How does this affect you?
Phishing-resistant MFA, the current best practice and the new requirement for the US government, is quickly becoming the status quo. A new ruling by the FTC against alcohol delivery platform Drizly is proof that the new standard is quickly becoming phishing-resistant MFA. This will not be the last such decision, and the ripple effect will continue to spread.
Organizations looking to meet more stringent regulatory standards or insurance requirements should move toward the complete implementation of phishing-resistant MFA now, rather than spending time and money on an outdated MFA that they will need to rip and replace quickly. Better yet, go a step further and implement unphishable MFA (like that offered by Beyond Identity) if you truly want to protect your resources.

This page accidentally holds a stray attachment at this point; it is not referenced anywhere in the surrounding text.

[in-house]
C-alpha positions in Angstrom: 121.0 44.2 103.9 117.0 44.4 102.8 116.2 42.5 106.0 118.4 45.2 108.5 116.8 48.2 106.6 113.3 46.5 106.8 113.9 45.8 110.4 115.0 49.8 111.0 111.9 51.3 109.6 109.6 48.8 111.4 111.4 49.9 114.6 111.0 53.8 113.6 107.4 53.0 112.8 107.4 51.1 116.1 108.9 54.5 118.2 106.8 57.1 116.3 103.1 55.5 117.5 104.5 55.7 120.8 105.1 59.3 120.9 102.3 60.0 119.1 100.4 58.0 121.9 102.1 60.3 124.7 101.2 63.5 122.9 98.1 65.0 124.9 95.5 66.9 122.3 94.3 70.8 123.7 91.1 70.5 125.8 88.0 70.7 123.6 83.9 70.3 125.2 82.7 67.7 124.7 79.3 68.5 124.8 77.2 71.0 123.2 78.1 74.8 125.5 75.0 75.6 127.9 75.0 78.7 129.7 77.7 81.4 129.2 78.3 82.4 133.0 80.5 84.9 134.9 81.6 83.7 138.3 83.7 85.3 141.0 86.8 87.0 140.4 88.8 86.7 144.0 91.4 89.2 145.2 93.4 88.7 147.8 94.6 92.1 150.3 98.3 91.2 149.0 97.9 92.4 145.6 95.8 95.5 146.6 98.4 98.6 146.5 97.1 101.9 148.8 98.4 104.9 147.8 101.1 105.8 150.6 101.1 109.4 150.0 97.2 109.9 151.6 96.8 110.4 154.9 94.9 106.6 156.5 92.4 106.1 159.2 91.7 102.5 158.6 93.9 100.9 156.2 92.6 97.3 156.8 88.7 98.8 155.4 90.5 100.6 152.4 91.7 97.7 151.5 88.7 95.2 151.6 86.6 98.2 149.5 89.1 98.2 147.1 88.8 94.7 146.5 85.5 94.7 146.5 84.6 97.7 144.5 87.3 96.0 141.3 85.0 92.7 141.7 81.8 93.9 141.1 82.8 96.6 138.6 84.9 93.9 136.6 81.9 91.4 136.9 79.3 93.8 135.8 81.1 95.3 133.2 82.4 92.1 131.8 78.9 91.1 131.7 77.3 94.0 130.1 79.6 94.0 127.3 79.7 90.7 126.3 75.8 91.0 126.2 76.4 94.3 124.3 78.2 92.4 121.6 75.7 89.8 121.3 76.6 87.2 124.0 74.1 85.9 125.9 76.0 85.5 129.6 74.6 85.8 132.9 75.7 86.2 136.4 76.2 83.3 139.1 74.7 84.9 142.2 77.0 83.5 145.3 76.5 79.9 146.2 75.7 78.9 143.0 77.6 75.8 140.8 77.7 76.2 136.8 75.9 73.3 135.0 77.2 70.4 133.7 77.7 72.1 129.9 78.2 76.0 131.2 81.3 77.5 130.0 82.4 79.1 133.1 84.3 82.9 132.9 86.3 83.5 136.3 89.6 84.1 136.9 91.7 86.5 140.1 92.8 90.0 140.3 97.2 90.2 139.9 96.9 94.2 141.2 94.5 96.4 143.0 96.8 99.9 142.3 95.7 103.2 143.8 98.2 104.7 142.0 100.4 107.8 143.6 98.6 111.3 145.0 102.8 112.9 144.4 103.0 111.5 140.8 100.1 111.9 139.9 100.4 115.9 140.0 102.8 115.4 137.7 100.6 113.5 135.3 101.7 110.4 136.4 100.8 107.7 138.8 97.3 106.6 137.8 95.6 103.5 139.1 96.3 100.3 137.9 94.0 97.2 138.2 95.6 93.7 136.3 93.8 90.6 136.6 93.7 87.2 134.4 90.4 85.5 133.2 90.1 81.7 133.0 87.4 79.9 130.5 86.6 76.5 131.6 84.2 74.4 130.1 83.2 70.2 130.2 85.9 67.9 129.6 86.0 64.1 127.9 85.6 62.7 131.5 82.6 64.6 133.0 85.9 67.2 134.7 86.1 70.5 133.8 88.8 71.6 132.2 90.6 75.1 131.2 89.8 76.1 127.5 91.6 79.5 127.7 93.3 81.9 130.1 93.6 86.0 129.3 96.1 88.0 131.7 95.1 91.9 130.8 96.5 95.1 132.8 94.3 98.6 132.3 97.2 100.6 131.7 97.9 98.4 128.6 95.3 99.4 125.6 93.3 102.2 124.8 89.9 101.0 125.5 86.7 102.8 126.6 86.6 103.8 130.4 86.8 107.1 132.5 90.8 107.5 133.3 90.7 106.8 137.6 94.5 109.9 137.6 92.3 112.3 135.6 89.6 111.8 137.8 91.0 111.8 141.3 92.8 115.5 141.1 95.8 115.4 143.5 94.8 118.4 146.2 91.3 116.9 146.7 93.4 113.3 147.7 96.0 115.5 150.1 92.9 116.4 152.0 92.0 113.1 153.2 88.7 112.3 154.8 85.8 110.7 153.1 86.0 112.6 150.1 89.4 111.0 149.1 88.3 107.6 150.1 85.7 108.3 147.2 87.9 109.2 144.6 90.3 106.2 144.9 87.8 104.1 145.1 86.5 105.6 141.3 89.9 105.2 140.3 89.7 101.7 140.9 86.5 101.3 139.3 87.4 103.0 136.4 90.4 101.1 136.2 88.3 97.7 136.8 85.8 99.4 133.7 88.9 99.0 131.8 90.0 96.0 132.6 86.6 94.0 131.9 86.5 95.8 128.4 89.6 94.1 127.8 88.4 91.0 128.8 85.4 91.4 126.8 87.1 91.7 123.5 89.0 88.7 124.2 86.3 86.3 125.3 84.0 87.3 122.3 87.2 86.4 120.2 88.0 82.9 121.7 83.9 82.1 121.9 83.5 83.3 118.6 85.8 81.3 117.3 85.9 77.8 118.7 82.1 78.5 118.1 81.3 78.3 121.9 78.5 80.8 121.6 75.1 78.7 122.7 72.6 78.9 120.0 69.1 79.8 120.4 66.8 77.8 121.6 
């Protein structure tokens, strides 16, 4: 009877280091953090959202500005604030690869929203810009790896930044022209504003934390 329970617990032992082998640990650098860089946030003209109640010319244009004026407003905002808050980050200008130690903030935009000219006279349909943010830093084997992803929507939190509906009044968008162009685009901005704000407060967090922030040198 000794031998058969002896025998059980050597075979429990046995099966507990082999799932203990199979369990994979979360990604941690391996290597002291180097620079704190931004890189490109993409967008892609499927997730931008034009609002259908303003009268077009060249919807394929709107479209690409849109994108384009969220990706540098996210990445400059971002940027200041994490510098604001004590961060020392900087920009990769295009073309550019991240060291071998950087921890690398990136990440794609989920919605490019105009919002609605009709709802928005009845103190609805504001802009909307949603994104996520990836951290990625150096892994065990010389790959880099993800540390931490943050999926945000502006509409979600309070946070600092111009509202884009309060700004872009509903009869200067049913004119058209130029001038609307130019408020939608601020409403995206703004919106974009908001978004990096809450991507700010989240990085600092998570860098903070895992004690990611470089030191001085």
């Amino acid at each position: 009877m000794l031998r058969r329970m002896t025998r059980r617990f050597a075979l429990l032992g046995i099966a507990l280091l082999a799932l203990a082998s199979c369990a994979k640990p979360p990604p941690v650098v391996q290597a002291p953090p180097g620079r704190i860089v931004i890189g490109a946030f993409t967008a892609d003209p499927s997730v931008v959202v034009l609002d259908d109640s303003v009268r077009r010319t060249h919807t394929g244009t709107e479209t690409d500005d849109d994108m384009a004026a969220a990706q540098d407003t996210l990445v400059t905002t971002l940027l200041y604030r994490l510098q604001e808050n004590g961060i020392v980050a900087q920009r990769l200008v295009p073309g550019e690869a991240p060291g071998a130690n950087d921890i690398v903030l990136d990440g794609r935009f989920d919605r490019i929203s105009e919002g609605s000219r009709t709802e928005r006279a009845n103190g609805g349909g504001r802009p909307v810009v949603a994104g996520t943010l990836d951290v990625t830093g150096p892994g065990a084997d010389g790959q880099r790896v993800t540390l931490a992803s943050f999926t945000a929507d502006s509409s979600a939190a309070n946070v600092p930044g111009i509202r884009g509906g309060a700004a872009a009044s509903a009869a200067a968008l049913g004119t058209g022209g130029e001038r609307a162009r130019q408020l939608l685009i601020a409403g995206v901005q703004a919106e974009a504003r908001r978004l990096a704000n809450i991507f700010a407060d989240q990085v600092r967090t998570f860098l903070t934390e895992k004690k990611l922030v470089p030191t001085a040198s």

- Deploy MFA today. Passwords alone don’t cut it, and your insurance company will make you implement MFA if you want to renew your cyber insurance policy. It will also help your organization avoid legal liability.
- Don’t settle for the lowest standard, deploy passwordless and unphishable MFA. Modern MFA will rapidly become the status quo and a requirement in cybersecurity regulations. You won’t want to rip and replace your phishable solution next year when the regulator and auditors take the US government’s lead and make passwordless and unphishable MFA a requirement.
- Choose MFA that meets the zero-trust requirements. This includes ensuring that the endpoint device can be trusted (evaluated) before providing the user/device access. It must establish high trust in both the user and the device.
- Choose an MFA that is frictionless for end users. Otherwise they may come after you with pitchforks. You don’t have to make the security/usability tradeoff now.